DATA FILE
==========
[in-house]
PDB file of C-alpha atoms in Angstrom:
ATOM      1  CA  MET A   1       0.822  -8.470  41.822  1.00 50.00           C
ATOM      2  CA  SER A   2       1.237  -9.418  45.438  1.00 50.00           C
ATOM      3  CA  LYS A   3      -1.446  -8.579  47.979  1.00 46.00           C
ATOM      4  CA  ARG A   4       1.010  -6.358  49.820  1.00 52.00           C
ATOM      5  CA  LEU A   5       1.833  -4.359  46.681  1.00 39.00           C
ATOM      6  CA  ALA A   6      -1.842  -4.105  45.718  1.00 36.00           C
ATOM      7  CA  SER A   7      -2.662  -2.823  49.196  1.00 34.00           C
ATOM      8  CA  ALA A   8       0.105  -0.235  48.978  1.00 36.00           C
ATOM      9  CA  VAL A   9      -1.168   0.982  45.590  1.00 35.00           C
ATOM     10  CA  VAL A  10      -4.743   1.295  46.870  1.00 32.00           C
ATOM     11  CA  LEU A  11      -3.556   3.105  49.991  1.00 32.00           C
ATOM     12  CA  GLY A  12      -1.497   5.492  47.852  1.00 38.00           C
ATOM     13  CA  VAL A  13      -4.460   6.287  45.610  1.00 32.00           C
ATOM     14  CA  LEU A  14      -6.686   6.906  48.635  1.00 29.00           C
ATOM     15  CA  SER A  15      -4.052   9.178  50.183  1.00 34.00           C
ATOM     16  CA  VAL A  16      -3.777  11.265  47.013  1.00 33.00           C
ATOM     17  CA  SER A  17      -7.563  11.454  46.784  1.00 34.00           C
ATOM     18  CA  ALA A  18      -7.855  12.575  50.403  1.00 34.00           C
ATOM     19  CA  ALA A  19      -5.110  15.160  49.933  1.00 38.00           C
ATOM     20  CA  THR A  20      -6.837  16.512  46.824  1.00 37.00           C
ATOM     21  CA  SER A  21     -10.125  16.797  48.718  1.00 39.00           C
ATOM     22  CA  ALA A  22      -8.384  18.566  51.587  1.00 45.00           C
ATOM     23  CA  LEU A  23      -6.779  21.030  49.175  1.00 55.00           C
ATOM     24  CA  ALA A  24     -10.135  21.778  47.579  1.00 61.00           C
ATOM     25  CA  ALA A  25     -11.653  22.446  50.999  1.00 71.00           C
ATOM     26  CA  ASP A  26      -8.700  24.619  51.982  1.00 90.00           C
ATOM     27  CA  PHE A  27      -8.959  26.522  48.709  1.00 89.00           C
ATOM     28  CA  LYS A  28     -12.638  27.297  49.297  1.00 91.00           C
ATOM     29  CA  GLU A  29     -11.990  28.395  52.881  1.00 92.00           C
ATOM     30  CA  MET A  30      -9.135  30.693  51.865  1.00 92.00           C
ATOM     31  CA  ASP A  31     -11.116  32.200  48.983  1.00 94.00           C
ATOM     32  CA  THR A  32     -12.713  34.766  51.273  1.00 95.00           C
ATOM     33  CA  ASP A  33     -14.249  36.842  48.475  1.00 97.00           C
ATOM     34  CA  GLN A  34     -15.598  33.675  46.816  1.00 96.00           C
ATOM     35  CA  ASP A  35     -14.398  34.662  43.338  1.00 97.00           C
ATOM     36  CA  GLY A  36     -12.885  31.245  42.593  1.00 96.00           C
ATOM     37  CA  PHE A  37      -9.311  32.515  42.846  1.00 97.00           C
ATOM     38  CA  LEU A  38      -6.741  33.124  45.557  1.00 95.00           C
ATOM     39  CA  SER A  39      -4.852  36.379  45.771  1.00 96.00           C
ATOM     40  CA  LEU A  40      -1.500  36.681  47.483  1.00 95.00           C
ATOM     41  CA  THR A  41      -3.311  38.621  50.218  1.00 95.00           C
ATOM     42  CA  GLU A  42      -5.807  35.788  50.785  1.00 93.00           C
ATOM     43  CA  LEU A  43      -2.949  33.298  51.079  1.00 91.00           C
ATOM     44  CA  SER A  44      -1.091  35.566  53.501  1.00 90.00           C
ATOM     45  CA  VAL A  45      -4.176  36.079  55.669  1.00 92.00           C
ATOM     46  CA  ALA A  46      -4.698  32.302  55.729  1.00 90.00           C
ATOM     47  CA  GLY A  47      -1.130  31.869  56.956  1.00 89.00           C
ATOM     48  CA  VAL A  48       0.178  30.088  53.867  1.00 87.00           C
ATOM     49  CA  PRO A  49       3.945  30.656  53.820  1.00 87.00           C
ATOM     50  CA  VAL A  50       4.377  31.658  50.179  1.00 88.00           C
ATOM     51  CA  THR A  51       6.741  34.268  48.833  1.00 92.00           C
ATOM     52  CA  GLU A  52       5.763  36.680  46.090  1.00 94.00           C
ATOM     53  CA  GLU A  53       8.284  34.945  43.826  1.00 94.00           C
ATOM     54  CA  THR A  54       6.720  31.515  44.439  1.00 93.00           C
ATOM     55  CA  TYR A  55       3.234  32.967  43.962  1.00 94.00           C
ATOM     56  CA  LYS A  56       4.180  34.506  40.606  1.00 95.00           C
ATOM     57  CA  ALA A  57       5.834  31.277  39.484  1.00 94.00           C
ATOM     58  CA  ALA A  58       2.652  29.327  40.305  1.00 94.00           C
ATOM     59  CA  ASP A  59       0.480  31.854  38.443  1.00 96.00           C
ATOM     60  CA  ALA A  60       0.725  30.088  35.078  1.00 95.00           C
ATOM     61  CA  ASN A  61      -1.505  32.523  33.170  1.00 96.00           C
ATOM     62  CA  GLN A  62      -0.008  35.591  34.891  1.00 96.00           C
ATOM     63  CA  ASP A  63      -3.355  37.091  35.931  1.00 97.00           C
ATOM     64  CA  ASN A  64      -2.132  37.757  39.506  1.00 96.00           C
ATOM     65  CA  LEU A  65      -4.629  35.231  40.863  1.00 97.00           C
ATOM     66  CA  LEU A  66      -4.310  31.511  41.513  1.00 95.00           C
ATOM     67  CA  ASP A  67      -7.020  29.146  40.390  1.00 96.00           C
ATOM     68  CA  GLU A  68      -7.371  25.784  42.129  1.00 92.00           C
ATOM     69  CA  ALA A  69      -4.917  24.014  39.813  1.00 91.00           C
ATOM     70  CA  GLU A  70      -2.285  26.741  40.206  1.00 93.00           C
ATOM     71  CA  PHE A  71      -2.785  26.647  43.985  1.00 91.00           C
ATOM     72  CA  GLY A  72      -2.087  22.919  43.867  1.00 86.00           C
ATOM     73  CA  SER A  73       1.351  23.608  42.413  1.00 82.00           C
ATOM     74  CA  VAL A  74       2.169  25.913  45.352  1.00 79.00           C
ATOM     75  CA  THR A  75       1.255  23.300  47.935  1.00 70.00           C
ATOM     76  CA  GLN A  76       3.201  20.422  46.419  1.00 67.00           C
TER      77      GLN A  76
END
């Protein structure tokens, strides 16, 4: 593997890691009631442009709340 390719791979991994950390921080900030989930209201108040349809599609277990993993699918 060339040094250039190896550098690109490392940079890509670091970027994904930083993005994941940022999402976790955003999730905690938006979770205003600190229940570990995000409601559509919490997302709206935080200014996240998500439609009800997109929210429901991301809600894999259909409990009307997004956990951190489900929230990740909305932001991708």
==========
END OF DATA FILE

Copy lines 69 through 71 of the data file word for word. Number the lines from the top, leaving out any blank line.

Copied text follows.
ATOM     67  CA  ASP A  67      -7.020  29.146  40.390  1.00 96.00           C
ATOM     68  CA  GLU A  68      -7.371  25.784  42.129  1.00 92.00           C
ATOM     69  CA  ALA A  69      -4.917  24.014  39.813  1.00 91.00           C